Ruleshammer 40k: Rules Consensus, and Accessibility, Part 1

Welcome to Ruleshammer! This week I’m covering rules that are still an issue this far into 9th and how they are commonly handled. Remember the banner below will take you to the Ruleshammer 9th Edition Compedium, for all the questions I’ve answered for the last few months!

Warhammer 40k 9th is edition is a great and fun game. One I’ve enjoyed a lot. However it’s not a perfect game and it can be quite inaccessible for new players (something we try to help out with on a weekly basis in Ruleshammer). One way the game can be inaccessible is through rules which are played a certain way because of consensus; there are rules in 40k that are just not played the way they’re written in the rulebook. Sometimes this is because they’ve actually just changed, and sometimes it’s because playing them as written causes other problems. Discovering these rule scan be jarring and it can be difficult to distinguish between community consensus and someone just trying to bend the rules in their favor – and you really don’t want to be in a position to figure out which during your first tournament*.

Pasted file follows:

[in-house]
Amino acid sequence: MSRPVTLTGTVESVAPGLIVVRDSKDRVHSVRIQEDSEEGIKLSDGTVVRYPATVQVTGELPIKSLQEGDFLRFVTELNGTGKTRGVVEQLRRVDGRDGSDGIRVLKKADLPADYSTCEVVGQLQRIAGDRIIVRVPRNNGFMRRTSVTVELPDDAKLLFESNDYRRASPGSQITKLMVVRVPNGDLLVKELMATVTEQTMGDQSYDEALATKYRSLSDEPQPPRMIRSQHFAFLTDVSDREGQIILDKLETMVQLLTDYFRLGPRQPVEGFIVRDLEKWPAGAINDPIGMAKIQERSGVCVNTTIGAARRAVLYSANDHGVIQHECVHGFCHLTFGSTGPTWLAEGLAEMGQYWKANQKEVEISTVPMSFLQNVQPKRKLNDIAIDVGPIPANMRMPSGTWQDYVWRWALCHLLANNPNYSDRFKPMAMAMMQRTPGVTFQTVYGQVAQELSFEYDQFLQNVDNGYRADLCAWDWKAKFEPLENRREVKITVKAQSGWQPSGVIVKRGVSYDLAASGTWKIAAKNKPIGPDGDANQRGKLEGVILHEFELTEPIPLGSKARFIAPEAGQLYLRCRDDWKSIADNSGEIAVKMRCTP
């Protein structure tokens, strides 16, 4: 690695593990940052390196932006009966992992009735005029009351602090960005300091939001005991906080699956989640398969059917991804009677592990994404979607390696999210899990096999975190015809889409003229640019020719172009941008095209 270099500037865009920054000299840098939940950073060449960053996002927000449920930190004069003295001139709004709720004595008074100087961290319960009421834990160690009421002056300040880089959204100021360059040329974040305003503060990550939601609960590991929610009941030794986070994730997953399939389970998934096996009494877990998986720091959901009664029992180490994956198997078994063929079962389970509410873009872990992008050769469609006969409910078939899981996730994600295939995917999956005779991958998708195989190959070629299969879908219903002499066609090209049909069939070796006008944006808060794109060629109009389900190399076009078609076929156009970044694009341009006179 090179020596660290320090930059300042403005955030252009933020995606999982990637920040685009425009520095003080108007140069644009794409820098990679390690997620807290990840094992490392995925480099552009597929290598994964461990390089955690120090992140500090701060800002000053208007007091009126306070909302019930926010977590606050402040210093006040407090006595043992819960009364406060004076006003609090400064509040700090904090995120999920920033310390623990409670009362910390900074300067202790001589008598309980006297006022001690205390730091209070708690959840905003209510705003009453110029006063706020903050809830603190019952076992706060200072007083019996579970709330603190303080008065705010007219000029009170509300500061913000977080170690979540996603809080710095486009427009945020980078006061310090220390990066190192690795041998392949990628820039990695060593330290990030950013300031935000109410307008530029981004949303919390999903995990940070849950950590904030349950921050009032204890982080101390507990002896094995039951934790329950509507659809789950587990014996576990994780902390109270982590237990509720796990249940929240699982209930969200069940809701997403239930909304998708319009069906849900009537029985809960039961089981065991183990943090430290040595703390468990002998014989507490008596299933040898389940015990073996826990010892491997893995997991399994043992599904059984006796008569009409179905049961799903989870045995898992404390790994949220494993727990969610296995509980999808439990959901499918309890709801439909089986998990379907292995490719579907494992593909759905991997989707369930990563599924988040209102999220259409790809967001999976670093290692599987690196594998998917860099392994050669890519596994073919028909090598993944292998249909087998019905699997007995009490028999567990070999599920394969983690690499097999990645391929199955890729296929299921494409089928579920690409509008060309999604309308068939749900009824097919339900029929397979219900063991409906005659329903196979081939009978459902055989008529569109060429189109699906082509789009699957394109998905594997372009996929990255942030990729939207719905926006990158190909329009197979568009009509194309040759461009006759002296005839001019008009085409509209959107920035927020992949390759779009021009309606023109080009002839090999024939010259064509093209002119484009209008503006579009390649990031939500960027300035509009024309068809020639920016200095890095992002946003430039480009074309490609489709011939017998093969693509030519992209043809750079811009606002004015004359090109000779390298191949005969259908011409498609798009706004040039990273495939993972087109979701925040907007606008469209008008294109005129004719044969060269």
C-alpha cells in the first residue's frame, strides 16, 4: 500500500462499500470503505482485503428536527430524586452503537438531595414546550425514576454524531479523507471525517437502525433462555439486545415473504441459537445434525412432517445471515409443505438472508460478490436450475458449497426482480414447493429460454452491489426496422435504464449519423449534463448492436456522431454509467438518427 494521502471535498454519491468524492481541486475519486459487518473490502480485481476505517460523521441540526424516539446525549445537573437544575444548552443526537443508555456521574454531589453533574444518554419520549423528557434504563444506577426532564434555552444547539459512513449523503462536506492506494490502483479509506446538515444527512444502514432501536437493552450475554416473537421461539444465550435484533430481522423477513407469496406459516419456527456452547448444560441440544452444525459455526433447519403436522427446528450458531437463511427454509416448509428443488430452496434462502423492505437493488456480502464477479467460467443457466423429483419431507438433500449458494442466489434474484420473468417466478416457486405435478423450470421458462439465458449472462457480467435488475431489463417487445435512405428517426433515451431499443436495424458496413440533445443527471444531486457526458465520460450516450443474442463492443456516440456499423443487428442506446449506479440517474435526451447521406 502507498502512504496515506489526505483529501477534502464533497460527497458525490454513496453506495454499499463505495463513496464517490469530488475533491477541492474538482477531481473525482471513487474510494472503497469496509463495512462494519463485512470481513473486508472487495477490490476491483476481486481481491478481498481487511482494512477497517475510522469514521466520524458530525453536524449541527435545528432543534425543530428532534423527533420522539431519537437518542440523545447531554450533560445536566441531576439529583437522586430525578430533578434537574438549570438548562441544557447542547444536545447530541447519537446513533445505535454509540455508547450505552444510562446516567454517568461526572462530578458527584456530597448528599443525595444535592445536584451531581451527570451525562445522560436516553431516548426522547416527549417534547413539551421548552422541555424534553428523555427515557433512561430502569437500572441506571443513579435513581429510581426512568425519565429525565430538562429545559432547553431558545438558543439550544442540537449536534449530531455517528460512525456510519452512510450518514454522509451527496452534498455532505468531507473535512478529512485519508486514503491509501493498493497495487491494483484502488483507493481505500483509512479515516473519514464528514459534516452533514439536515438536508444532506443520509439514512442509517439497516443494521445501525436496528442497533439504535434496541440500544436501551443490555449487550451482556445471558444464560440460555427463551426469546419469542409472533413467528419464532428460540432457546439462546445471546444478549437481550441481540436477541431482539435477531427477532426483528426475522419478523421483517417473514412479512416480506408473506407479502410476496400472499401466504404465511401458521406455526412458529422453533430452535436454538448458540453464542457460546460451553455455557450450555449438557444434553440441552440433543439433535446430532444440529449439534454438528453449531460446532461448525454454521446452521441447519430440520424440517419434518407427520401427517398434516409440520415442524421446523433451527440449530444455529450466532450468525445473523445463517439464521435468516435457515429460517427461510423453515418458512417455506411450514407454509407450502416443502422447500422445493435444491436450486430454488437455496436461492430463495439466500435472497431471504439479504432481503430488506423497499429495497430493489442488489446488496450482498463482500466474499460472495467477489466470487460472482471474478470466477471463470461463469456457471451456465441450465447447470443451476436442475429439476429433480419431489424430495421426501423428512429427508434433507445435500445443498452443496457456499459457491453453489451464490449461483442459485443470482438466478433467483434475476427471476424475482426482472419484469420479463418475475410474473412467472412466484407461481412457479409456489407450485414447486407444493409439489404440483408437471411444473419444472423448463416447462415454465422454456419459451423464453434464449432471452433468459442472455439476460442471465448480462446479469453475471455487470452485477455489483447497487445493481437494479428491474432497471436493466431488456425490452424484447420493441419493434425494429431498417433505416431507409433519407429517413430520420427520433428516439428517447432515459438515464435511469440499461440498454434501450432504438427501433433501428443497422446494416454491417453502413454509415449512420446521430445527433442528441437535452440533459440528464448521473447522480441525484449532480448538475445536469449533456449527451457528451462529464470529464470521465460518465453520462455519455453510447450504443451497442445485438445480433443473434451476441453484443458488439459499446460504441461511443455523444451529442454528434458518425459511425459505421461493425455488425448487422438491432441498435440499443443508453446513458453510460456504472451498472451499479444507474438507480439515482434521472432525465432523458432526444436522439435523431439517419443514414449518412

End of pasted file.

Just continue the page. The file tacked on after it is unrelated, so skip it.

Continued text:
So in a break from the usual format, I’m going to cover a few rules that are largely played different from their rulebook/FAQ wording on the majority of tables.

This status quo is one reason why almost every event needs an FAQ of its own, as some of these are just not covered in the rules or FAQs.

* Some readers might be surprised to learn my first tournament will be GHO UK in a few weeks time, come say Hi!

Dense Cover

So Dense Cover is a bit of a mess, though it generally may not seem like a mess when played on the average table. For the most part, Dense Cover is applied to any attacks where you can draw a line from the firing model to the target that passes over or through a terrain piece with Dense Cover, as well as to any models of that type within Dense Cover. This means that only a part of the model has to be on the terrain, and it need not be the closest part – you can still draw a line from the firing model to some part of the model in dense cover. So as extreme as it might seem the answer to this diagram is: Yes, you receive the benefit of Dense Cover.

Surprisingly however, this isn’t the most controversial aspect of the Dense Cover rules.

The OG Slow Rolling Nightmare